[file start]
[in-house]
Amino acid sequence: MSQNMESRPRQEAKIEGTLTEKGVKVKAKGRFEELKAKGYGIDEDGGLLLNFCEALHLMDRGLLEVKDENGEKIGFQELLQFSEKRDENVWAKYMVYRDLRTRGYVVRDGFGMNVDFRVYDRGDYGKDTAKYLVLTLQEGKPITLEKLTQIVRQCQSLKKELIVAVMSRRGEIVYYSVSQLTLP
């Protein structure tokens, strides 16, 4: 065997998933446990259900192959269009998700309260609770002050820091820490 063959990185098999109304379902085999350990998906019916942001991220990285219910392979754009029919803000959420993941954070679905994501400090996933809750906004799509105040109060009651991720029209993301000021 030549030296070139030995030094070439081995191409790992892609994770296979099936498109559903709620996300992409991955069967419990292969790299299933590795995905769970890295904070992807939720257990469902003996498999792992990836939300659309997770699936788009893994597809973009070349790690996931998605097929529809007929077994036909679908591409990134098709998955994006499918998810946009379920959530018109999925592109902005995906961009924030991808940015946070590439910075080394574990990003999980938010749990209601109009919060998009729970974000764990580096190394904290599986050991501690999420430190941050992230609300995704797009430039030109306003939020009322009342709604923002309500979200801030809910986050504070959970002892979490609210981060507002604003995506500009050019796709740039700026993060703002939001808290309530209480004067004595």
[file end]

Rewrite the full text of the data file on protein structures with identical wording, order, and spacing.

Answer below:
[in-house]
Amino acid sequence: MSQNMESRPRQEAKIEGTLTEKGVKVKAKGRFEELKAKGYGIDEDGGLLLNFCEALHLMDRGLLEVKDENGEKIGFQELLQFSEKRDENVWAKYMVYRDLRTRGYVVRDGFGMNVDFRVYDRGDYGKDTAKYLVLTLQEGKPITLEKLTQIVRQCQSLKKELIVAVMSRRGEIVYYSVSQLTLP
């Protein structure tokens, strides 16, 4: 065997998933446990259900192959269009998700309260609770002050820091820490 063959990185098999109304379902085999350990998906019916942001991220990285219910392979754009029919803000959420993941954070679905994501400090996933809750906004799509105040109060009651991720029209993301000021 030549030296070139030995030094070439081995191409790992892609994770296979099936498109559903709620996300992409991955069967419990292969790299299933590795995905769970890295904070992807939720257990469902003996498999792992990836939300659309997770699936788009893994597809973009070349790690996931998605097929529809007929077994036909679908591409990134098709998955994006499918998810946009379920959530018109999925592109902005995906961009924030991808940015946070590439910075080394574990990003999980938010749990209601109009919060998009729970974000764990580096190394904290599986050991501690999420430190941050992230609300995704797009430039030109306003939020009322009342709604923002309500979200801030809910986050504070959970002892979490609210981060507002604003995506500009050019796709740039700026993060703002939001808290309530209480004067004595």